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My year in speakers

So here I am in Brittany, alternating between writing this and getting stuck into a New Year’s Eve feast, which explains any typos in what follows, and which is also making me ponder New Year resolutions. One of mine is to write rather more for Samizdata than I have been doing lately, which will not be hard. The idea was that resuming my Last Friday of the Month meetings, which I did in January 2013, would give me more to write about here, but the truth is that there is never any shortage of stuff to write about for Samizdata. The world abounds with good things and bad things, amusing things and annoying things. What sometimes fades is the will to write. But I’ll start as I mean to resume by writing a little about each of the speakers at my Last Friday meetings during this year. I hope these speakers will all agree that me now writing too little, too late, about their various excellent performances is better than nothing.

In January 2014, Alex Singleton spoke about his new book on PR, The PR Masterclass. Not the least of this book’s virtues is that it calls Public Relations Public Relations, rather than something more pompous and evasive. I did at least write here at the time about this book’s launch, which was a definite success, as is the book, packed as it is with what reads to me like lots of common-sense. Alex, however, is still a man worth hiring if you have a PR problem, because it is one thing to read a lot of common-sense in a book, quite another to be able to deploy it in the heat of a PR battle. Talking of the heat of a PR battle, Alex tells me that his next book is to be about Crisis Management. So, if your oil pipeline springs a leak, google Alex Singleton at once and hope that this book is by then available as a download, and that it starts with a short summary of all the wisdom that follows. Seriously, if you run a big organisation, buy this next Alex Singleton book as soon as it appears, and then give it more than a precautionary glance. You won’t be wasting any time, and you could save yourself and your underlings a world of grief.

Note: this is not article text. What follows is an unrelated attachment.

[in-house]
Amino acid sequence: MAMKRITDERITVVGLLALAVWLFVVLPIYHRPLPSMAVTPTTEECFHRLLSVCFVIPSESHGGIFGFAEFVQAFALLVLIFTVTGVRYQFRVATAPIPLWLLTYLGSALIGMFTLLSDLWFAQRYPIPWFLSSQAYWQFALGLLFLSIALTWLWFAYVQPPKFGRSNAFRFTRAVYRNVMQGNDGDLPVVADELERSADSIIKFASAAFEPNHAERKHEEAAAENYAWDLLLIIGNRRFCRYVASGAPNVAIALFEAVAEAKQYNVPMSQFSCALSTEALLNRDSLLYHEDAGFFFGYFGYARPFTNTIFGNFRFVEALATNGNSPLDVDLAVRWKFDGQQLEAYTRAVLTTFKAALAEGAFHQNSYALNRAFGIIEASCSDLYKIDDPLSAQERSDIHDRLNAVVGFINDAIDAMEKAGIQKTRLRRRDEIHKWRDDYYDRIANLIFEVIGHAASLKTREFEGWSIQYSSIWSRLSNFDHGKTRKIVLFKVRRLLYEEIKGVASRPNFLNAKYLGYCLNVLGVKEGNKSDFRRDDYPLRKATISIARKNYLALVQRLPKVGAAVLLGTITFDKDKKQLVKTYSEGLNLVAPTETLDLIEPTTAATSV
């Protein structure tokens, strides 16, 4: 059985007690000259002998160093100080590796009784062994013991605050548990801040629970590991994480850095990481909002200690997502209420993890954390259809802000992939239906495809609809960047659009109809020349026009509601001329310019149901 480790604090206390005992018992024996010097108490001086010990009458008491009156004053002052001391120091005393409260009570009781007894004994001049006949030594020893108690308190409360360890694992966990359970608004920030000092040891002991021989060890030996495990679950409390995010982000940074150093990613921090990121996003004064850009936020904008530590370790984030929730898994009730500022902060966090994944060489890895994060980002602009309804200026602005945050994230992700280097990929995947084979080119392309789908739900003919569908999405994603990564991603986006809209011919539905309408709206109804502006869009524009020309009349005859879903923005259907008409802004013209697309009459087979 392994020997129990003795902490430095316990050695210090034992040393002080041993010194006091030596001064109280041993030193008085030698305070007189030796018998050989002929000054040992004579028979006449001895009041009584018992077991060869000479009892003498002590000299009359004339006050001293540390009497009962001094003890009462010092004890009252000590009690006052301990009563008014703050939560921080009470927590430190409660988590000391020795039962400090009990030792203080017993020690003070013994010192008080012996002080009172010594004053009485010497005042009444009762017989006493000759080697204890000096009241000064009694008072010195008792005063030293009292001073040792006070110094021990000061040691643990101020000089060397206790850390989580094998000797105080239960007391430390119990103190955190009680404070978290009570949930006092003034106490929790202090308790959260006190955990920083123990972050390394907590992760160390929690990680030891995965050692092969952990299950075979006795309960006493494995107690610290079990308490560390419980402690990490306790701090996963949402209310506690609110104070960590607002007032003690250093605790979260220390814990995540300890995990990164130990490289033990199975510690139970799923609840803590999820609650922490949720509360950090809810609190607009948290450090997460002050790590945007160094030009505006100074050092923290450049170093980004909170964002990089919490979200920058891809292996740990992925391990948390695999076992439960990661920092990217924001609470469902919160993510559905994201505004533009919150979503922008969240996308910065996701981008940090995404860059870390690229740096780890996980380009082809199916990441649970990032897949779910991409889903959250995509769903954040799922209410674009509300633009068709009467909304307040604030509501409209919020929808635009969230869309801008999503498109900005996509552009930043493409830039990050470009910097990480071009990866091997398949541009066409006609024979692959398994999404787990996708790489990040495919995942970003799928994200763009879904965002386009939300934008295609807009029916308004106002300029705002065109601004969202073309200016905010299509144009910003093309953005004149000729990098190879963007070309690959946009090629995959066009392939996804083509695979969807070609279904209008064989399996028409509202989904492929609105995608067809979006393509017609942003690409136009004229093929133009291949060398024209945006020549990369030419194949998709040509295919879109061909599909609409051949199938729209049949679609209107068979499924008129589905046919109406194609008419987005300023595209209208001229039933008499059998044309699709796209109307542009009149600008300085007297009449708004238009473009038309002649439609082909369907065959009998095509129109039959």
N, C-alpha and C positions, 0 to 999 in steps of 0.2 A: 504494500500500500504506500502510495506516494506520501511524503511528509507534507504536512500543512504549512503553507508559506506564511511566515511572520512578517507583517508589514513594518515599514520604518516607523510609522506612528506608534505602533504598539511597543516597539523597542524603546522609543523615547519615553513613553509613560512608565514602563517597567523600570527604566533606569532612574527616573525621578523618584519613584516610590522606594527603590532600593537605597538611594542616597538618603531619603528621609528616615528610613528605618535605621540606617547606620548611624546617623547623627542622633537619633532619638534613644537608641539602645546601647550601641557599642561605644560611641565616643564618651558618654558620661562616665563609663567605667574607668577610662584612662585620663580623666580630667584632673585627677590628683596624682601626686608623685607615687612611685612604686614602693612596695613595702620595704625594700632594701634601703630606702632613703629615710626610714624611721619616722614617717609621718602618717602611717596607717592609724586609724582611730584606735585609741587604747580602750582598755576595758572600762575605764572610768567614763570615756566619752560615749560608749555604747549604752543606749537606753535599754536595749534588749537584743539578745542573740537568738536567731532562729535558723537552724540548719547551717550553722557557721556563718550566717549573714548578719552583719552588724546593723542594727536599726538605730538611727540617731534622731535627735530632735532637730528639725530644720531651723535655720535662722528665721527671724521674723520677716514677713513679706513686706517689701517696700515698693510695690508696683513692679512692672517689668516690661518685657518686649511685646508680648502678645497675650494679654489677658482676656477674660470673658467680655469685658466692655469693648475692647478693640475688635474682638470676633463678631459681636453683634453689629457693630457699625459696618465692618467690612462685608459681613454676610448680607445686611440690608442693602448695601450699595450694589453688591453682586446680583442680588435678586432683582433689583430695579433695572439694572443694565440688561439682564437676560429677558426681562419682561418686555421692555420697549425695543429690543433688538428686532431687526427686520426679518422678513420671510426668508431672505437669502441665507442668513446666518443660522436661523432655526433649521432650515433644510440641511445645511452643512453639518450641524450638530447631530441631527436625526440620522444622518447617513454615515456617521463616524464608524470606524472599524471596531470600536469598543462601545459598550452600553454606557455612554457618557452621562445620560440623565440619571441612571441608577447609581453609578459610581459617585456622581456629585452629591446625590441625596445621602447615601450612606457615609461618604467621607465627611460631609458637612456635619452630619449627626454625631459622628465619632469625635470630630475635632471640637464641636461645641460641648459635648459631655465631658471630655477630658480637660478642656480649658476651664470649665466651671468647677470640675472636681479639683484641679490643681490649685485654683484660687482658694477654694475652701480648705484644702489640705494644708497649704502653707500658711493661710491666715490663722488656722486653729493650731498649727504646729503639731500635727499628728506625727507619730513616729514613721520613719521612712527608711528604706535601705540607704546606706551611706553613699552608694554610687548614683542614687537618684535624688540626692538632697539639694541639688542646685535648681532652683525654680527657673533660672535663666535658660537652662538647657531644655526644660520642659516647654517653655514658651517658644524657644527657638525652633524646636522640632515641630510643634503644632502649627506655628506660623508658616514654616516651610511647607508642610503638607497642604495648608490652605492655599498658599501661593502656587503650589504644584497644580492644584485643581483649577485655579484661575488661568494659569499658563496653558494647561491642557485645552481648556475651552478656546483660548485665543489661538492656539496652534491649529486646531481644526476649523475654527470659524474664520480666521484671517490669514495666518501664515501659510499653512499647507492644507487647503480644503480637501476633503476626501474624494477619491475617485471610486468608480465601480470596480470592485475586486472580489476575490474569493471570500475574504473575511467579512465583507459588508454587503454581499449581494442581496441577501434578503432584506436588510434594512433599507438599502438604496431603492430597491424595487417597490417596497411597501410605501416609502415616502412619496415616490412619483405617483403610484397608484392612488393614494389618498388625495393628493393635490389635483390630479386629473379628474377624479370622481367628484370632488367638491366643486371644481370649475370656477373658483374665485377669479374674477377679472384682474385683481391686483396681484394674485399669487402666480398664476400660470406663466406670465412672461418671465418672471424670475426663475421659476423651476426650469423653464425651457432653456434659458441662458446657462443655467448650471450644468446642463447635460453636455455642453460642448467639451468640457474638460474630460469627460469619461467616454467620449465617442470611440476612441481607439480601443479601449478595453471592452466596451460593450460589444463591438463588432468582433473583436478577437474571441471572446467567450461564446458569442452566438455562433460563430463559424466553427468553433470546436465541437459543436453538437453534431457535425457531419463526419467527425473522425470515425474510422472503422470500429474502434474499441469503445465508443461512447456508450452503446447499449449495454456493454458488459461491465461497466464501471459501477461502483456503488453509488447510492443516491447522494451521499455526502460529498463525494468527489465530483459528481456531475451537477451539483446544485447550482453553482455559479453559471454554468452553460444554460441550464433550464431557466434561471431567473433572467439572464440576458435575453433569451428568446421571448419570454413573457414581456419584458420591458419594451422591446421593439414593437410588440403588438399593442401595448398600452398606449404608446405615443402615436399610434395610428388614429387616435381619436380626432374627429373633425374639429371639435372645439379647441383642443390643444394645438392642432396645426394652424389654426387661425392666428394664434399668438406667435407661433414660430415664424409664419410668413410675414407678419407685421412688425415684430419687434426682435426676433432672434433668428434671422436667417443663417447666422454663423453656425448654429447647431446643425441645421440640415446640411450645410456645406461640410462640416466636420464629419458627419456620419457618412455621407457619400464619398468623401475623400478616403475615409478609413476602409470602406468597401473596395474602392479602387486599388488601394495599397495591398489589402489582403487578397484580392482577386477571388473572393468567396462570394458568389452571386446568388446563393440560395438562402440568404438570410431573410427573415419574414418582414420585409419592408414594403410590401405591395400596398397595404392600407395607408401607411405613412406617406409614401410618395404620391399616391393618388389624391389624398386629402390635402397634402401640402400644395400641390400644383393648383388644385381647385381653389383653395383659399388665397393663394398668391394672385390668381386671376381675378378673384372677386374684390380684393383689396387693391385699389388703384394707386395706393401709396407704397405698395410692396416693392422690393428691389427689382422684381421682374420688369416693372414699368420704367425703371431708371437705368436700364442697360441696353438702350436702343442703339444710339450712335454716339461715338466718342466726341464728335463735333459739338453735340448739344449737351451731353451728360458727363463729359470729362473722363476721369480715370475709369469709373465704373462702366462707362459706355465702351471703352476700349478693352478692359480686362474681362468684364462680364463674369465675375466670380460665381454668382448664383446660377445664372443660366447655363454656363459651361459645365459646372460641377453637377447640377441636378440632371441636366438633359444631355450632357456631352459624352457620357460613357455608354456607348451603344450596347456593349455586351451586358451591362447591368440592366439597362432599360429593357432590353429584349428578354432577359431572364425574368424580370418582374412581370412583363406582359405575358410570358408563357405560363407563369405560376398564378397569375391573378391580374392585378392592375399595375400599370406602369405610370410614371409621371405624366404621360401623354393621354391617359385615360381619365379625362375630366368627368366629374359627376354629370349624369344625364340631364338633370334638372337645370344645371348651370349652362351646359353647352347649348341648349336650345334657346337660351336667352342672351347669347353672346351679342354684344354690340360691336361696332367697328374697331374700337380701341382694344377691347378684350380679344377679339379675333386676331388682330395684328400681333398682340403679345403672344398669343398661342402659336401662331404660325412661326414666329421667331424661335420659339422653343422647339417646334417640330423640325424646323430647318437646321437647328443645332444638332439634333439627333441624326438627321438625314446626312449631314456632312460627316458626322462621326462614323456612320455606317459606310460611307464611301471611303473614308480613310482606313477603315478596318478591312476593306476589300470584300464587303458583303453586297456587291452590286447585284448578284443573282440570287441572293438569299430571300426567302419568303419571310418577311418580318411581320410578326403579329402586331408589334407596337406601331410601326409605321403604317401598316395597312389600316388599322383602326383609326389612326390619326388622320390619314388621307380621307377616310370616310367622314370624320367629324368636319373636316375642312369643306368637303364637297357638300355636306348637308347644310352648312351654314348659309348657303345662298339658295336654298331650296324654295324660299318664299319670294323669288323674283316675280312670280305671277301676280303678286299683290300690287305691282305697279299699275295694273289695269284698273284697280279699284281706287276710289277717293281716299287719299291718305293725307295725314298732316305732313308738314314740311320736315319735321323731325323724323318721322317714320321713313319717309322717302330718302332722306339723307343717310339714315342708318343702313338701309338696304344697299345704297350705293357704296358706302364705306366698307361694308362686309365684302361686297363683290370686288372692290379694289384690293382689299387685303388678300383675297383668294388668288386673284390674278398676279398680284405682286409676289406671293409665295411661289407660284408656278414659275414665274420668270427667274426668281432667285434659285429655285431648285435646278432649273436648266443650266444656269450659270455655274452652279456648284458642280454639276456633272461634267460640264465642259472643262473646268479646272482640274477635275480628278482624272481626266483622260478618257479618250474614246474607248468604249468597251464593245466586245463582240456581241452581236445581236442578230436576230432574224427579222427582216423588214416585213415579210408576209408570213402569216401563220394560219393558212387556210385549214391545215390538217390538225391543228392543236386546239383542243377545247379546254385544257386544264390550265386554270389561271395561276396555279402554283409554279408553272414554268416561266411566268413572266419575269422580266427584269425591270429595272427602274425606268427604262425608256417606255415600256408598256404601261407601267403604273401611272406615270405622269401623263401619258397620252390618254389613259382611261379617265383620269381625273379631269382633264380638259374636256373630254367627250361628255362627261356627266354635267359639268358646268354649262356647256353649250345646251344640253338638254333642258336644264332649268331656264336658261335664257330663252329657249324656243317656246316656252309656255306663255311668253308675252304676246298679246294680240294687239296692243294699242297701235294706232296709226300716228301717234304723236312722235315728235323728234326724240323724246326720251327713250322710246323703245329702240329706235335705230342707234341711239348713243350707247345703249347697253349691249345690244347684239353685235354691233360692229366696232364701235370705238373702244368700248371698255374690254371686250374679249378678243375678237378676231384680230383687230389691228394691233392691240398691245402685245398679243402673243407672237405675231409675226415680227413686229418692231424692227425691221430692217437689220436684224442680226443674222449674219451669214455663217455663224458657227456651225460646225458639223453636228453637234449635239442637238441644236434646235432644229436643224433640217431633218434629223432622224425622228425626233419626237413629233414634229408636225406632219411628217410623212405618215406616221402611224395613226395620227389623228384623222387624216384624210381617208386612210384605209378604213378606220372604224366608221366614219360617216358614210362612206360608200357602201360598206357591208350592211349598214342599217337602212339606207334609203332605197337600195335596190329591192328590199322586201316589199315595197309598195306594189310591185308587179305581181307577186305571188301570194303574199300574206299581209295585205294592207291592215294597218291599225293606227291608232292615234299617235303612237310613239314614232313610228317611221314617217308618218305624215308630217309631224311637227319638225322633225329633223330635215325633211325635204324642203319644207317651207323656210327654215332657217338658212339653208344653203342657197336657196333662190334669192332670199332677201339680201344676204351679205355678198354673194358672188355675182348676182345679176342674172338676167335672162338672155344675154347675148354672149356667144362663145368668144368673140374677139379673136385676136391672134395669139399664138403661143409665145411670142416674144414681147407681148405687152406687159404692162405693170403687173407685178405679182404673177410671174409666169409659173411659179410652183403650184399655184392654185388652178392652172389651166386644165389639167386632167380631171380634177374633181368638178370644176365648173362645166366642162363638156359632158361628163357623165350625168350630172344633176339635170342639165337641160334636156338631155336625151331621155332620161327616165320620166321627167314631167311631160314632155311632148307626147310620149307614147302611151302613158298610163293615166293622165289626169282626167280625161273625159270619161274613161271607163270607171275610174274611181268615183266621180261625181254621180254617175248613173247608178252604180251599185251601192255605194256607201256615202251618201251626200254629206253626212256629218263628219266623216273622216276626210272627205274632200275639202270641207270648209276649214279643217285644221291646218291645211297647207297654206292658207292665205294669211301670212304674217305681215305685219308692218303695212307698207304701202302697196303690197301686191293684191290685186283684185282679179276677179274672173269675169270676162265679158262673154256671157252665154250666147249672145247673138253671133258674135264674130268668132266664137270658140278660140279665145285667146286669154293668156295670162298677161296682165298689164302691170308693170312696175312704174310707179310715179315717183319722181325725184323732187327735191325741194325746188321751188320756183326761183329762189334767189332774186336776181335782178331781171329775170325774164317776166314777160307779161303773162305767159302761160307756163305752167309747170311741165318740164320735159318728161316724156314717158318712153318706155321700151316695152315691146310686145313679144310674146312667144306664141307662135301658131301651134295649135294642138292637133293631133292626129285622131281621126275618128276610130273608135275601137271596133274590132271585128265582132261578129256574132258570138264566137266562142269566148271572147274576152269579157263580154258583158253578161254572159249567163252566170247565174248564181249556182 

In February, Dominic Frisby spoke about his then forthcoming book on Bitcoin, which has now forthcome. Our own Rob Fisher, who attended this talk, and who helped Dominic out with some technical details on the software front, later described the book in the first Amazon review of it (see the link above) as “concise, complete, correct, entertaining”. I first wrote, very admiringly, about Frisby and his writing here in this posting. My admiration for Frisby has not dimmed, and I very much hope that more Frisby books will follow.

In March, Christian Michel spoke about the Western European revival of liberalism in the aftermath of World War 2. Hosting this talk caused me to buy and read this book by Michel Foucault, whom Christian Michel regards as a sort of closet libertarian. For me, the kind of libertarians who matter are the ones who emerge from the closet and say so, loud and clear, which Foucault never really did. But it was a fascinating talk, and Christian Michel is a most interesting man. If the ultimate compliment to a speaker is him being invited back again, well, see October below.

The most notable thing about the talk that Samizdata’s own Michael Jennings gave at my place in April, about Russia and surrounding places is that it resulted in another talk that Michael gave to a larger Libertarian Home audience at the Rose and Crown in Southwark. I referred to this latter talk, and the splendid way in which Michael crushed a Putinite stooge who also attended, in this posting at my personal blog. Putinite stooges seem to show up at all talks in London about Russia these days, making enemies and influencing people to think the opposite way to what they say. Christian Michel also holds meetings and his home, and in one of these earlier this year, a lady academic gave a really quite plausible talk about Russia and how it is so terribly misunderstood these days. But the effect was utterly destroyed by the sinister Putinite whom she brought along with her, who sat right next to her and who then spouted obnoxious lies during the later socialising. Michael Jennings is now back in gainful employment, so there may be rather less from him in the future about his various globe-trottings, more’s the pity. On the other hand, he still has plenty more he can tell us about the globe-trotting he has already done (along with a ton of unexhibited photos), so I hope he will continue to oblige with such foreign-parts-based recollections.